Practical Dad

Debt Ceiling and Default:  Who’s Paid First

This isn't the type of website that tracks closely to the news, but this reported leak by the Administration bears notice. 

A recent post was about some commentary that I'm hearing from people to the effect that a federal default might not be such a terrible thing and one of my own observations was that come the early August period, there would still be money to pay some bills.  The government would then be in the position of more than a few average Americans, who have to prioritize their bills and decide what gets paid first.  One of my great interests would be who gets paid with the available funds and who gets stiffed.

Bloomberg is now running a report by an unnamed Administration official that if the debt ceiling is not raised, then the Treasury Department would assure that the bondholders - frequently foreign creditors and the banking system via the Federal Reserve System - would receive payment ahead of others.  Honestly, I'm not certain whether there's legislation that mandates that bond payments supersede other payments but the simple reality is that the US government will give precedence to creditors who own US bonds which mature during that period.  Frankly, it doesn't matter even if such legislation exists because the government should never have reached this ridiculous state of affairs.  This might simply be a leak to ratchet up pressure upon the Congress, whose members will hopefully fear that the public will blame them for all manner of missed benefits.  But it points out two salient things:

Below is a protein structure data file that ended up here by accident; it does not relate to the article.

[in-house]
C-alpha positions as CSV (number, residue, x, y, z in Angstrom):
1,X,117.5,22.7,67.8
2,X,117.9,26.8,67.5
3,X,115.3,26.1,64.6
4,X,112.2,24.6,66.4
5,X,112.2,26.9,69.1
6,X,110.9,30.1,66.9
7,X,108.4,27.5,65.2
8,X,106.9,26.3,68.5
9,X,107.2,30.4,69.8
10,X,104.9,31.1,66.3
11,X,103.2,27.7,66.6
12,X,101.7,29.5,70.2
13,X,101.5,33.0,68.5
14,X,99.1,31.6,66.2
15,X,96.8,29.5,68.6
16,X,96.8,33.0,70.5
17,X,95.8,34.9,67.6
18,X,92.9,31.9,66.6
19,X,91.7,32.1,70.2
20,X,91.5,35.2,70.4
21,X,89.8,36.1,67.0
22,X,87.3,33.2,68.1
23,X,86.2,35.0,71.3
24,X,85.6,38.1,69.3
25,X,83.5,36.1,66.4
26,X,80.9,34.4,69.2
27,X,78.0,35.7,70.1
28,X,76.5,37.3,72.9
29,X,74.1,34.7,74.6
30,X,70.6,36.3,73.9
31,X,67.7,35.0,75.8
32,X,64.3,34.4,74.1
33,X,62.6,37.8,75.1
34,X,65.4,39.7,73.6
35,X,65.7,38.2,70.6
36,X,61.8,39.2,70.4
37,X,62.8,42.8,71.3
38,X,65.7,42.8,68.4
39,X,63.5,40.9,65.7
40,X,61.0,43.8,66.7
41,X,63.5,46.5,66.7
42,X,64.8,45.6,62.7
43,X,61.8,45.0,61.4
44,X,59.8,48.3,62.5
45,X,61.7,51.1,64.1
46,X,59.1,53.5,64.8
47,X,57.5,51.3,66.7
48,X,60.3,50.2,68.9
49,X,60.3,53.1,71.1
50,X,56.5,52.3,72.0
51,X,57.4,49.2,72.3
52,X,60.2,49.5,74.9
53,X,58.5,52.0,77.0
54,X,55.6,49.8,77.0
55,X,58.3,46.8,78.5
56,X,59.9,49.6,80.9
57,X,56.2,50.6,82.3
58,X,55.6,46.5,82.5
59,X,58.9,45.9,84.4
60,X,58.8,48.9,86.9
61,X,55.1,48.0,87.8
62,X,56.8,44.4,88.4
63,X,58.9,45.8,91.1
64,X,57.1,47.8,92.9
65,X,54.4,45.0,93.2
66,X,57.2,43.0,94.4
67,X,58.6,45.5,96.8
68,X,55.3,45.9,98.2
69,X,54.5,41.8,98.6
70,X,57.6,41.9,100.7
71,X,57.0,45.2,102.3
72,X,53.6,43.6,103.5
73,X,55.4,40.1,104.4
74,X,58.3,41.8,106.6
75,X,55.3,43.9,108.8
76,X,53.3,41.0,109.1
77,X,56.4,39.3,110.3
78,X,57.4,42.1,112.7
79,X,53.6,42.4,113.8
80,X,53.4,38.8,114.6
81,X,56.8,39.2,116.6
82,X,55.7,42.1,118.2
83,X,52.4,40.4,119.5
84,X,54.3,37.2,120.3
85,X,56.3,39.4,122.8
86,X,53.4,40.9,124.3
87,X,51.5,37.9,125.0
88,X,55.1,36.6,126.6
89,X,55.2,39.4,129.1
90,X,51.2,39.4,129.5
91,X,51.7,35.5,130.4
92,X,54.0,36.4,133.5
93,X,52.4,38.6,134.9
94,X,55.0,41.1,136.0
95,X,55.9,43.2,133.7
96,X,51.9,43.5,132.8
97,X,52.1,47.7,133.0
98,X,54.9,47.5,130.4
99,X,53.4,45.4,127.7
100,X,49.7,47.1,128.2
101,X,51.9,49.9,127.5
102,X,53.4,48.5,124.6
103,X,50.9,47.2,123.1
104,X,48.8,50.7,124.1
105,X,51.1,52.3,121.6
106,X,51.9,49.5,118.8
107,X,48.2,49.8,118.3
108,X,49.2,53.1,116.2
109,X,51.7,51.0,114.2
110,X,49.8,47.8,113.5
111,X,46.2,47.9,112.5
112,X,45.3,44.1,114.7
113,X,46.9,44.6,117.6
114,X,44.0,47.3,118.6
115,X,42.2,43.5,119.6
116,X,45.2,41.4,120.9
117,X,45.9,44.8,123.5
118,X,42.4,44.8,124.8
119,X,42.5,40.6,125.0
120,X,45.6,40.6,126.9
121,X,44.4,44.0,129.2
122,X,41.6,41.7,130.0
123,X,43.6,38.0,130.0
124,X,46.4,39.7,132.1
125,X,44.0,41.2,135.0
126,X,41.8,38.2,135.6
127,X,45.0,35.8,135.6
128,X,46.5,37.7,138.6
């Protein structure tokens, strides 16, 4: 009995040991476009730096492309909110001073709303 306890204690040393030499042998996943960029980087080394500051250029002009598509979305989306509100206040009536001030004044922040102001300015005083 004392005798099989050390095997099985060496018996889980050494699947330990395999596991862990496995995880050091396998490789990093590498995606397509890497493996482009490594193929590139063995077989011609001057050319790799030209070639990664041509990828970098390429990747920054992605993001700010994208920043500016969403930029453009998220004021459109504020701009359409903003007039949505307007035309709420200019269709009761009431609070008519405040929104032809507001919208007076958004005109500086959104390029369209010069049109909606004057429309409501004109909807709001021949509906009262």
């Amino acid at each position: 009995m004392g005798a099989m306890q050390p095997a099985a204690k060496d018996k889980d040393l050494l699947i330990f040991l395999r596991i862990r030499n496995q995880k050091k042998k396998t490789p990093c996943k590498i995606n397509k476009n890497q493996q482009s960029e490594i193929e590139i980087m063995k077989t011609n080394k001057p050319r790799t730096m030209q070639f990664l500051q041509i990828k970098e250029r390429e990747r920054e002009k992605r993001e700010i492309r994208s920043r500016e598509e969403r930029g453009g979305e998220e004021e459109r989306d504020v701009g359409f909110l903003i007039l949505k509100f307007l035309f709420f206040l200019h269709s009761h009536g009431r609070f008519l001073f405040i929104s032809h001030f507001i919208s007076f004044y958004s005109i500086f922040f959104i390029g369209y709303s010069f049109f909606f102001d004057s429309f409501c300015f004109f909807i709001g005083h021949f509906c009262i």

• The administration refused as recently as a month ago to specify any order of payments, which they apparently now think makes a major difference in whether some compromise - meaningful or not - is reached.
  • The US government has officially placed the American people on notice that bondholders and creditors will be given priority over the citizenry. 

So there it is.  If you want the government to give a damn, make sure that you lend them some money beyond your taxes.

Comments

Leave a comment (email addresses will be kept private!)

Name:

Email:

URL:

ARTICLES BY CATEGORY

Basics for Dads

Child Development

Child Health

Child Safety

College

Commentary

Communication

Dad and Mom

Discipline

Economics

Family / Personal Economics

Family Management

Father Lessons

Housework

Humor

PracticalDad Solutions

School

Youth Culture

Basics for Dads Child Development Child Health Child Safety College Commentary Communication Dad and Mom Discipline Economics Family / Personal Economics Family Management Father Lessons Housework Humor PracticalDad Solutions School Youth Culture